With respect to place, one of the consequences of this formalisation is a representation of the immediate environment around us as neutral, as if no prior and significant relations existed. Rather for Heidegger, and recalling my comments above on use and equipment, things are already in a relation such that our dwelling is ordered and made possible by them. So when furnishing a room, we find the “place” of the room is already ordered in such a way that makes possible what we might deem to be an appropriate arrangement. And this is a unique feature of the world that cannot be accurately represented by formal means.
A colleague of mine puts this case well. He notes, the Galilean Cartesian legacy allows us to represent place mathematically (as a set of coordinates) and abstractly (as neutral and empty). The coordinates “40.7116° N, 74.0123° W” refer to an exact place which are useful for many purposes, such as mapping. Both this usefulness and the simplified numerical form of the coordinates seem quite innocuous. But tell someone these coordinates are “Ground Zero” in New York City, and suddenly the abstract area is “filled” with meaningful—that is, “lived”—content. And yet, we see that any place can be represented by coordinates, and furthermore, that as coordinates, place really loses its sense of locality. As one German philosopher noted, with this type of mathematisation, places are targets devoid of life and history; with the push of a button all life and history can be wiped out, and yet the coordinates will remain.
Heidegger would, of course, not deny that this formal representation presents us with new developments for practical life, at best making tasks more feasible and less burdensome; however and at the same time, he is uneasy with the way in which this representation removes a level of meaning more original to human existence than subsequent advances in scientific and technological reasoning can provide (in fact, Heidegger says they cannot provide such meaning). Consider, for instance, how the Galilean application of mathematics has allowed for the development of different types of instruments. Heidegger would argue, though he was not alive at the time, that the emergence of mobile phones is a specific form of the instantiation of mathematised reality wherein we are dislocated from physical place. One need only recall how common it is for a conversation in which both interlocutors are physically present to one another to be interrupted by a call on a mobile phone. In fact, the incoming call often has precedence over the conversation. Everyday, physical existence is in this way broken such that the virtual space of mobile communication can manifest. I place what is physically nearest to me at the most distant reach when speaking on a mobile phone.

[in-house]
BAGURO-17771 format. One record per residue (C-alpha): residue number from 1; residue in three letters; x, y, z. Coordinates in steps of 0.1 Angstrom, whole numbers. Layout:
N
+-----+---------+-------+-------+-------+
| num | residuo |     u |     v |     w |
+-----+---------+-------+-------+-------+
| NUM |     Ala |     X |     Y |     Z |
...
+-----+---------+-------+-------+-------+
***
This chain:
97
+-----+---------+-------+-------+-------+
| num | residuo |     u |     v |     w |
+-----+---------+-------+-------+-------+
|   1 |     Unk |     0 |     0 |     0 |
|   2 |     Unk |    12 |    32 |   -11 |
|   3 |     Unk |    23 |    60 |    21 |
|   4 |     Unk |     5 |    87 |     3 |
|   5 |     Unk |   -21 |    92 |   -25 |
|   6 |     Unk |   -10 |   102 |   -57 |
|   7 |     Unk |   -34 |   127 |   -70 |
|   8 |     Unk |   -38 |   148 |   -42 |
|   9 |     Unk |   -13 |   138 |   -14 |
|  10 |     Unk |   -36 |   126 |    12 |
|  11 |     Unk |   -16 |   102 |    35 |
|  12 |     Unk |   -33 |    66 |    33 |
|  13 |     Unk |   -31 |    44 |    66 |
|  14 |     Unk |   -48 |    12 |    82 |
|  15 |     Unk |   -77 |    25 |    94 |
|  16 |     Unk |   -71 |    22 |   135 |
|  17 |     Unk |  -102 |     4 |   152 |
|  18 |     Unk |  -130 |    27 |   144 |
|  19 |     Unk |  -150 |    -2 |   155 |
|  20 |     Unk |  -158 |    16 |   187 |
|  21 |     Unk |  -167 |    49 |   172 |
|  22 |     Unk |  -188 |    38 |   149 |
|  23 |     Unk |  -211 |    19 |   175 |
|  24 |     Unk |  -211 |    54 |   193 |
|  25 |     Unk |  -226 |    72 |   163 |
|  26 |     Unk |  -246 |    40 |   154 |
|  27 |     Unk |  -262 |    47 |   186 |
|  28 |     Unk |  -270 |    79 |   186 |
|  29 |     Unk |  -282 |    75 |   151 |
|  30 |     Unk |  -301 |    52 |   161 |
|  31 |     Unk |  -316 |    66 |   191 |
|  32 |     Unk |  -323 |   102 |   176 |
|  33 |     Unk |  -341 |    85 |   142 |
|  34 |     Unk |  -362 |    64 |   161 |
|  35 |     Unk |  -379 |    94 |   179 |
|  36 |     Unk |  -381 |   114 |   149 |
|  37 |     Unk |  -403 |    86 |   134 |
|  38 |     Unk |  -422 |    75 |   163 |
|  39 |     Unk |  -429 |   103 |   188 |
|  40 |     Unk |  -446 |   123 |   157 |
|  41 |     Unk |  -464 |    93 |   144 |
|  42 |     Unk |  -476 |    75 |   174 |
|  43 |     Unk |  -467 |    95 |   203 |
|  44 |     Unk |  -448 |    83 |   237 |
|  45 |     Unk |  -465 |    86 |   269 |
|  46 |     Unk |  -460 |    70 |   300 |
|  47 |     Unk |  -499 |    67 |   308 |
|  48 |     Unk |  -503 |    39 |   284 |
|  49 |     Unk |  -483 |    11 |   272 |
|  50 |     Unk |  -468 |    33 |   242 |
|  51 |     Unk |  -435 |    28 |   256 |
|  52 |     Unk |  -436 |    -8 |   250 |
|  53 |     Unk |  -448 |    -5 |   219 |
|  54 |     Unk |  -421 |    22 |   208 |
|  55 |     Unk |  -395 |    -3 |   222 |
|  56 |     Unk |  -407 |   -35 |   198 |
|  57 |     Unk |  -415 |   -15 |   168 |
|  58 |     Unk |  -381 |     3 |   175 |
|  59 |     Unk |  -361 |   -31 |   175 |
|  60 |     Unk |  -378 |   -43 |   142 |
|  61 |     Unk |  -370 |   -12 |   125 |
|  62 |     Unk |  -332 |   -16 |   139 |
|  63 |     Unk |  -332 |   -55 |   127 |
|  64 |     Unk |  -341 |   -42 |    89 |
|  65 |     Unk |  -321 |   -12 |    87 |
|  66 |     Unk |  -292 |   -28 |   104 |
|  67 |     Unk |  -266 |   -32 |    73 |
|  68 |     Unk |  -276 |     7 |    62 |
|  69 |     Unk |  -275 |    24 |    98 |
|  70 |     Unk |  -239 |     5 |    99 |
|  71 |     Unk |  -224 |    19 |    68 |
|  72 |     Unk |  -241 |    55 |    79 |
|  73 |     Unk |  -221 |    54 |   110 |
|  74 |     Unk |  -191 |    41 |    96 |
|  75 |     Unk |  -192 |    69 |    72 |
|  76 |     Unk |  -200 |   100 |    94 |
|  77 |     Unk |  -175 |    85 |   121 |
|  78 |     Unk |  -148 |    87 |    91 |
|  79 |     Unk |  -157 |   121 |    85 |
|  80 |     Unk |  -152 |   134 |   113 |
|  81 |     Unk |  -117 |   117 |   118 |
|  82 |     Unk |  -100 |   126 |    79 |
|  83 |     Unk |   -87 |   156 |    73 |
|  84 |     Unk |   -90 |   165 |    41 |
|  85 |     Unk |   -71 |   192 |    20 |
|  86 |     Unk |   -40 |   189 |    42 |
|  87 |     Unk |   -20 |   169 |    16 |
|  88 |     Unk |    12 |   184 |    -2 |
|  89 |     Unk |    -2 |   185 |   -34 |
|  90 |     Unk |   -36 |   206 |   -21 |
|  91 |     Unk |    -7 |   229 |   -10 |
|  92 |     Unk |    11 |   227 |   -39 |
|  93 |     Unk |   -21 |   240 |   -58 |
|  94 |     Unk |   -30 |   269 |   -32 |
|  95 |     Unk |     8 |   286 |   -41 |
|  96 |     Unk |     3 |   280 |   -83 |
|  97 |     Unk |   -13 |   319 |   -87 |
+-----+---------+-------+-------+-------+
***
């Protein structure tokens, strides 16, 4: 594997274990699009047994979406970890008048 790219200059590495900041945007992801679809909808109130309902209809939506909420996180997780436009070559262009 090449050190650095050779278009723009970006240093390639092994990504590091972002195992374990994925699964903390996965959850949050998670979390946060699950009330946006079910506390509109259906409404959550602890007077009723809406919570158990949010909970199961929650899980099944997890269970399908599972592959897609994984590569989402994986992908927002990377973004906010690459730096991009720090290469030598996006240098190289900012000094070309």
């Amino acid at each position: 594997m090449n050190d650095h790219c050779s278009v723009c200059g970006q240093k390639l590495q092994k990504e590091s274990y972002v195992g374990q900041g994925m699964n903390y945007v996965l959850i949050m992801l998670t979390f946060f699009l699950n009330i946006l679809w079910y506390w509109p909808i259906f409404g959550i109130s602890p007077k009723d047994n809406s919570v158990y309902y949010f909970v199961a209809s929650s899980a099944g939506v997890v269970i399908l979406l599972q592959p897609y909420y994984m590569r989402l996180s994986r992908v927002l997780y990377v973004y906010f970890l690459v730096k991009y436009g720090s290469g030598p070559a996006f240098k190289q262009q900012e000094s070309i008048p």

Or, let us make a bolder claim: The calculus developed by Newton and Leibniz allowed for the marginalist methods of economic analysis and prediction which represents human beings in terms of marginal utility. (Even Adam Smith and John Stuart Mill acknowledge the limitations of the role of human self-interest in economic method.) To quote the economists Stanley Jevons who compares the calculus of physics to economic agency. Utility only exists when there is on the one side the person wanting, and on the other the thing wanted . . . Just as the gravitating force of a material body depends not alone on the mass of that body, but upon the masses and relative positions and distances of the surrounding material bodies, so utility is an attraction between a wanting being and what is wanted.
Whilst we may make a distinction between a purely economic conception of human agency, there is nonetheless the subsequent effect of how such representations become imbedded in human practice. To begin, one can conjecture that if place really is ordered in such a way that it affects and relates to our dwelling so fundamentally, then to go about reconstructing or describing place in another way can have significant consequences. Today, places are no longer viewed in relation to dwelling but as ends that express marginal utility. We do not have homes but houses, where the former is for dwelling and the latter for equity (i.e., “the property ladder”).
Essential to these examples is how we lose touch with a fundamental relation to our immediate manner of dwelling and, more generally, nature. And this is to suggest that those practices which develop in this interval are free-floating and abstracted from reality. They are, as Heidegger would say, “uncanny”—that is, because they are so abstracted, they produce a sense of homelessness in which we think we are in touch with our existence but are really divorced from its fundamental dimensions of meaningfulness.